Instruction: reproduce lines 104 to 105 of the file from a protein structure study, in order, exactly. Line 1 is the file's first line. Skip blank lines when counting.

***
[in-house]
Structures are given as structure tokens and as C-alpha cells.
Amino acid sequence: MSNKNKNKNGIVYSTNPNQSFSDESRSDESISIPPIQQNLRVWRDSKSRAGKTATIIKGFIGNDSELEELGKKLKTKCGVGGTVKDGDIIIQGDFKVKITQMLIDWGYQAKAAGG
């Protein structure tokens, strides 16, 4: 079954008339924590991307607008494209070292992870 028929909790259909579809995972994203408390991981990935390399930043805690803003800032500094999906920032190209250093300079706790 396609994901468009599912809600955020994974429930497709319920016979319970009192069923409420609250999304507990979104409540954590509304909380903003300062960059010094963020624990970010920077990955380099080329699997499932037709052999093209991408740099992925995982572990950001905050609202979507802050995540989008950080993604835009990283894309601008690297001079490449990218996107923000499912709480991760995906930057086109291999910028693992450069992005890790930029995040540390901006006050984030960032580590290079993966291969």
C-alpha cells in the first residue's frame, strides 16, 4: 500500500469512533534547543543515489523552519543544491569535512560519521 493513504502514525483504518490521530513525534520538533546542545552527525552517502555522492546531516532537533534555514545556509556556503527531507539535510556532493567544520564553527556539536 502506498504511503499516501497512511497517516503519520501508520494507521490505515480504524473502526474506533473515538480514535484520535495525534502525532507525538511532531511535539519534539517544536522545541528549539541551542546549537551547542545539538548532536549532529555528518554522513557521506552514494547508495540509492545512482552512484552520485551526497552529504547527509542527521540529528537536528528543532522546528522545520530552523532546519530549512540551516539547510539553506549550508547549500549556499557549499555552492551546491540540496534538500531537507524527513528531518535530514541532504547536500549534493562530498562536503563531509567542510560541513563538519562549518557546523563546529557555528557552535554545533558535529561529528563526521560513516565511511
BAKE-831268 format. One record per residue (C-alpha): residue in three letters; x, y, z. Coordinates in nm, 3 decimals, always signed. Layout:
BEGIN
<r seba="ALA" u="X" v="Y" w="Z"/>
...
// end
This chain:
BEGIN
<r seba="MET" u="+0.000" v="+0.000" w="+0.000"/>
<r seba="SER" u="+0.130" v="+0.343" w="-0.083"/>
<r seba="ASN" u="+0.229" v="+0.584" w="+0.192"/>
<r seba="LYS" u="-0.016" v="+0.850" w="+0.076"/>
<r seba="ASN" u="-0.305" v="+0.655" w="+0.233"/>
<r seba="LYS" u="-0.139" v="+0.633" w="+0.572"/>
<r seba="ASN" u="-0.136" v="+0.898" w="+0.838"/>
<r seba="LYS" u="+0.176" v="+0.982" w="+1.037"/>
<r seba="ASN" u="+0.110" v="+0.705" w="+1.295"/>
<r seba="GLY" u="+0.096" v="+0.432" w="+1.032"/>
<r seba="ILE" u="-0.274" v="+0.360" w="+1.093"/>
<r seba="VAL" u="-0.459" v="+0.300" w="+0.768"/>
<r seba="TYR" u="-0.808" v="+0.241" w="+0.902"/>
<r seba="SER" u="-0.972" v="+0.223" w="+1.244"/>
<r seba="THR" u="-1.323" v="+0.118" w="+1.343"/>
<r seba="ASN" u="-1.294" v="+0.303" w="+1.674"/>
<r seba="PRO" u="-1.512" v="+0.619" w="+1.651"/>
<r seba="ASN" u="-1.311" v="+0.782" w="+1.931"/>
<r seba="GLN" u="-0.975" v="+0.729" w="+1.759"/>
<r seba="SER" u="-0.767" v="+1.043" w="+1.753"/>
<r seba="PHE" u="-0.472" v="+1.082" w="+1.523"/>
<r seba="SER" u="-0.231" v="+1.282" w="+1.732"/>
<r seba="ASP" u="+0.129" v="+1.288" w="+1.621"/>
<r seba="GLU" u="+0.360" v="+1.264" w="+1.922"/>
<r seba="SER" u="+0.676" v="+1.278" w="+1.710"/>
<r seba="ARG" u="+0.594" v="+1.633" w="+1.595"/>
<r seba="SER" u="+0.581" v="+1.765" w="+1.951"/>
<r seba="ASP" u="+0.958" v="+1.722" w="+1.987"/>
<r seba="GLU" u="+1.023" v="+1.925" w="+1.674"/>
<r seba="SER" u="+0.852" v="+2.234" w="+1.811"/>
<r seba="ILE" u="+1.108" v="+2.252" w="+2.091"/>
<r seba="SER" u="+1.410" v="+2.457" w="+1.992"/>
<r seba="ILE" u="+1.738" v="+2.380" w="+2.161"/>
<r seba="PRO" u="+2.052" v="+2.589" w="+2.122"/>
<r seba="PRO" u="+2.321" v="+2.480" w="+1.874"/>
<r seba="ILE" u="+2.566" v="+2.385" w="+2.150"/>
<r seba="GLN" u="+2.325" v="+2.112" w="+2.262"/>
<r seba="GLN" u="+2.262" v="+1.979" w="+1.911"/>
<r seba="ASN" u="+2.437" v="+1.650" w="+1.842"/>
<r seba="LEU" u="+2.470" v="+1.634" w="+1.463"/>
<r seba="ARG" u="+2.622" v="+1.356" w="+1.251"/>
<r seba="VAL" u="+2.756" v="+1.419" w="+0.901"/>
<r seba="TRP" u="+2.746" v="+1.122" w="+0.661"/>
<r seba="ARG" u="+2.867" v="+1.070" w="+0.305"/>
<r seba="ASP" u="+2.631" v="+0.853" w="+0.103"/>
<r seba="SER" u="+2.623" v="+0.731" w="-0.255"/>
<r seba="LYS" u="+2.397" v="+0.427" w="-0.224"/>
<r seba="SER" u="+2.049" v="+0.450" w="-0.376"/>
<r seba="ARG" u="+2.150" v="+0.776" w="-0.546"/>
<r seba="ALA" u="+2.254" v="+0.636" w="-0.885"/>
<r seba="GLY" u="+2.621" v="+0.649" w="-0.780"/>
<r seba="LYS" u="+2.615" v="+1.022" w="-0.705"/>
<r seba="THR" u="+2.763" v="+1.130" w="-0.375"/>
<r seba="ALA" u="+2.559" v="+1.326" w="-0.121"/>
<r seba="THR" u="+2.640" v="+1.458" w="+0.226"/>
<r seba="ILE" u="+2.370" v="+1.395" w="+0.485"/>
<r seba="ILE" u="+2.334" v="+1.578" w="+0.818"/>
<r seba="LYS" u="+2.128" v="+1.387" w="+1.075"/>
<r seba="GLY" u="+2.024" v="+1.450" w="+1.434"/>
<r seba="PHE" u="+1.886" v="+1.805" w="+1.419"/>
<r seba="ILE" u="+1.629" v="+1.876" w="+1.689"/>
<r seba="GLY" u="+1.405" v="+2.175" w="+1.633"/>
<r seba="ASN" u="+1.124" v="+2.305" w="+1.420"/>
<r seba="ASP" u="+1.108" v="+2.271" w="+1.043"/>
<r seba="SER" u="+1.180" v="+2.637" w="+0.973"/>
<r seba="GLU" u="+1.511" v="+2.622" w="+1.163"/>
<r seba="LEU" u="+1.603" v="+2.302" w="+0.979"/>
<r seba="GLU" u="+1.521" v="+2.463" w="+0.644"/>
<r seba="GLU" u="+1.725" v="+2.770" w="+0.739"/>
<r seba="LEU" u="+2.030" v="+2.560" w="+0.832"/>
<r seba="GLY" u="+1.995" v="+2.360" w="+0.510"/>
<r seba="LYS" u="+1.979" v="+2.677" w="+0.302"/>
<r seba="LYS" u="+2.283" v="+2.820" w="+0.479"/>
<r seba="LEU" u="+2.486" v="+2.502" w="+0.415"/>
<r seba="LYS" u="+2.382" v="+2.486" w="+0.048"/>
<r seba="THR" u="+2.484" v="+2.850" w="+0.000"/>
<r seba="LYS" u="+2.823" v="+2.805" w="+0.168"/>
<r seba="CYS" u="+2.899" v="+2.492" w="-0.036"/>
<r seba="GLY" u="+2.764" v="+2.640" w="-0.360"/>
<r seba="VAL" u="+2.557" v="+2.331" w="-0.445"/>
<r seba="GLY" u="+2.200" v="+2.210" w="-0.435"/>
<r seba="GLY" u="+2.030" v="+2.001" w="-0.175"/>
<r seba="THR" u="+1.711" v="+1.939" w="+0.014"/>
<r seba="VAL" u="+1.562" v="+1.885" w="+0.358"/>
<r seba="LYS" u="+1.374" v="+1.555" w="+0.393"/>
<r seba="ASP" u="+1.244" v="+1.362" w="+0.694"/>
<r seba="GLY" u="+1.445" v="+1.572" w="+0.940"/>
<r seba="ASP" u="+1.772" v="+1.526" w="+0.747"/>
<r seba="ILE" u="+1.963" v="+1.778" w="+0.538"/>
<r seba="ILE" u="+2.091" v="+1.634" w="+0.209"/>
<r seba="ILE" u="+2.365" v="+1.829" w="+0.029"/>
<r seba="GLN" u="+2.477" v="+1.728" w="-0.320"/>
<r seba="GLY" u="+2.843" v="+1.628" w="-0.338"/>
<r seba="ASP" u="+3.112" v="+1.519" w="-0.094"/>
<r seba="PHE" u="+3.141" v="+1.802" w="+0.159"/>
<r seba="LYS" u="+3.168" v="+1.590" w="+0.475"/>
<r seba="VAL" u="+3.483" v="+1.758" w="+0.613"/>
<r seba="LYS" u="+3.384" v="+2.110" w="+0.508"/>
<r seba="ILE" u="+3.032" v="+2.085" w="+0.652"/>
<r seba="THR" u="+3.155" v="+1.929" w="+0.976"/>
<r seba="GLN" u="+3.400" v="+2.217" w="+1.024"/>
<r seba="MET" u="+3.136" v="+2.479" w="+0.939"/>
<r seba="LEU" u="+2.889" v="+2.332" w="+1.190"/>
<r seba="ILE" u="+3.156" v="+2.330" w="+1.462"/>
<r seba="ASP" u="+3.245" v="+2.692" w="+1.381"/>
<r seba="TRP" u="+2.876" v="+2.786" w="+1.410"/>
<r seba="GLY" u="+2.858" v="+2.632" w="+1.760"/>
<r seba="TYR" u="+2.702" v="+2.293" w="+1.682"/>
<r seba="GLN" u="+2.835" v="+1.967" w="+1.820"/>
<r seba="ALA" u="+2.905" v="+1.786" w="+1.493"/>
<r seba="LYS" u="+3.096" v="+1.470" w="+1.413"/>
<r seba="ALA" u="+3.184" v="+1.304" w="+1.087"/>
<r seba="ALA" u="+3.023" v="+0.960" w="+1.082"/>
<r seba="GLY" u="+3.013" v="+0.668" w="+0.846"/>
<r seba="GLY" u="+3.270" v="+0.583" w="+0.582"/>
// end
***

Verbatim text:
<r seba="GLN" u="+2.477" v="+1.728" w="-0.320"/>
<r seba="GLY" u="+2.843" v="+1.628" w="-0.338"/>